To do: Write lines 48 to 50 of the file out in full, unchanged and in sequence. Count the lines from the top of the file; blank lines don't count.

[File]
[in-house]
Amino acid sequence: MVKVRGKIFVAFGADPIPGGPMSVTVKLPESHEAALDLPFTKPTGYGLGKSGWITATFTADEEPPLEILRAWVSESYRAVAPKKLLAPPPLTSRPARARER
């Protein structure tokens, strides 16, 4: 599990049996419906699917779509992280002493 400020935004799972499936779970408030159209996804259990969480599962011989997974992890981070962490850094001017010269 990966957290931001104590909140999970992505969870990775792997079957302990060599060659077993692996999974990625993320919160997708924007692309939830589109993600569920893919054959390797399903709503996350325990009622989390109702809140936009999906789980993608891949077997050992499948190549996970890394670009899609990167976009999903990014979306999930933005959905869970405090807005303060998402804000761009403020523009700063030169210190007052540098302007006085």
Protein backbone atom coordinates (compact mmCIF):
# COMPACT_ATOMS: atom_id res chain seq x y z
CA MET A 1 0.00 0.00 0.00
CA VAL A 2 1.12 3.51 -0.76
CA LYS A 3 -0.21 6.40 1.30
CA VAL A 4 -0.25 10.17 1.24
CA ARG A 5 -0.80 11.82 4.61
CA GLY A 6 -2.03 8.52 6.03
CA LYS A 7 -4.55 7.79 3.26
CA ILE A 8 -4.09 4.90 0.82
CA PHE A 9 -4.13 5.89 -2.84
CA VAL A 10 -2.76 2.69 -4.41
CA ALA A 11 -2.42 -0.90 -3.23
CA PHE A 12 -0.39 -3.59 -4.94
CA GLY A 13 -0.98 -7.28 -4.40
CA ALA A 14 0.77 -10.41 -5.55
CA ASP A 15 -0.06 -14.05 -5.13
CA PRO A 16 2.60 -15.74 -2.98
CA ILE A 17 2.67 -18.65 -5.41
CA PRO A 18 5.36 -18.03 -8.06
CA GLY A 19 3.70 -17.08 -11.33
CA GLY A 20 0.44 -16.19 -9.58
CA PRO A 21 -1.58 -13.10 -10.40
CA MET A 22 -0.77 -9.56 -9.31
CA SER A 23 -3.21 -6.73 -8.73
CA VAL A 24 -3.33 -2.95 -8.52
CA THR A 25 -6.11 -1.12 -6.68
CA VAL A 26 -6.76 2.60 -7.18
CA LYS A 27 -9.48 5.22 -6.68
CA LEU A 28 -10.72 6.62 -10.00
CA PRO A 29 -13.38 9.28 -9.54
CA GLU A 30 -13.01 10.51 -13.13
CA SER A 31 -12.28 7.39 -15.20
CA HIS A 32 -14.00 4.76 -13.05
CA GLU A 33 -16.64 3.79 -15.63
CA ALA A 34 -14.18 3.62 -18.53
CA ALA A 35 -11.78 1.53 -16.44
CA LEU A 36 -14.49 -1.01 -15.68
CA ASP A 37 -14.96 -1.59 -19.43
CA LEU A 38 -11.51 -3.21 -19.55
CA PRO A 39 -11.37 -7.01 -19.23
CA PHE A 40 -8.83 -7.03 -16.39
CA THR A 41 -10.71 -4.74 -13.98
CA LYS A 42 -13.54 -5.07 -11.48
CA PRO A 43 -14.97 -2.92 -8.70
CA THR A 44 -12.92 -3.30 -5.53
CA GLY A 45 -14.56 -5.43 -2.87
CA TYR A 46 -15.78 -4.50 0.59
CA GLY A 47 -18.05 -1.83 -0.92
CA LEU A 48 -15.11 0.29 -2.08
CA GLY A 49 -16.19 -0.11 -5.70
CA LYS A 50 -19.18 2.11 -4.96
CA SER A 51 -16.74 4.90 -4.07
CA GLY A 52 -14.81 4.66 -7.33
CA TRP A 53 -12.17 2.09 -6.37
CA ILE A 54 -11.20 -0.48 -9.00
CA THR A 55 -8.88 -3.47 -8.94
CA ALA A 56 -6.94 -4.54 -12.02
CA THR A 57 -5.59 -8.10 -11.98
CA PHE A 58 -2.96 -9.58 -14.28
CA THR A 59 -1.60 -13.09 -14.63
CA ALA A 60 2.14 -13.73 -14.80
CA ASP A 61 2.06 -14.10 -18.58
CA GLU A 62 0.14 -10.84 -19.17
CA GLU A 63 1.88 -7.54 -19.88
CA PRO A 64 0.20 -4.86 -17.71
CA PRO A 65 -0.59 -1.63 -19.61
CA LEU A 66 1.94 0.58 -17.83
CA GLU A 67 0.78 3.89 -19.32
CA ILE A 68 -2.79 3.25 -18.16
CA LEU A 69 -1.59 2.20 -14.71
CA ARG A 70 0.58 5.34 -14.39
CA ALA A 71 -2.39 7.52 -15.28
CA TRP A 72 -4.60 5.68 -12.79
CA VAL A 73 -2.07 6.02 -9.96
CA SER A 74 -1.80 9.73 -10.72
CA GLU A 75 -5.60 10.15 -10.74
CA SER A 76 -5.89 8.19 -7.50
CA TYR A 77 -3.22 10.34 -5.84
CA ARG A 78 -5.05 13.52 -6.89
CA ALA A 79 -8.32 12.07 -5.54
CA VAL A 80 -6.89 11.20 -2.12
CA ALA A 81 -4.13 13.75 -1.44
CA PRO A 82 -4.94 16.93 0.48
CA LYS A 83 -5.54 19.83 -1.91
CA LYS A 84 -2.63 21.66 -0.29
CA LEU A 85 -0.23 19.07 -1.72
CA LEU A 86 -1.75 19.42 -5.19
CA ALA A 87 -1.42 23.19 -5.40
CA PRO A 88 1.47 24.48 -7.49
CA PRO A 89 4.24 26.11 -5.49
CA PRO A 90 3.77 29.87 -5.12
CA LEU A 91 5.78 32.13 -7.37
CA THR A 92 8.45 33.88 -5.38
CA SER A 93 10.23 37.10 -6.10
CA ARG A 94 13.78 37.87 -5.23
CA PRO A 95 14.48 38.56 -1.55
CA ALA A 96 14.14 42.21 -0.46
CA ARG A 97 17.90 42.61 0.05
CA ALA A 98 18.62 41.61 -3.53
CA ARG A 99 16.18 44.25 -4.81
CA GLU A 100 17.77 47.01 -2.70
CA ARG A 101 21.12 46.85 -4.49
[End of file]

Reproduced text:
CA PRO A 43 -14.97 -2.92 -8.70
CA THR A 44 -12.92 -3.30 -5.53
CA GLY A 45 -14.56 -5.43 -2.87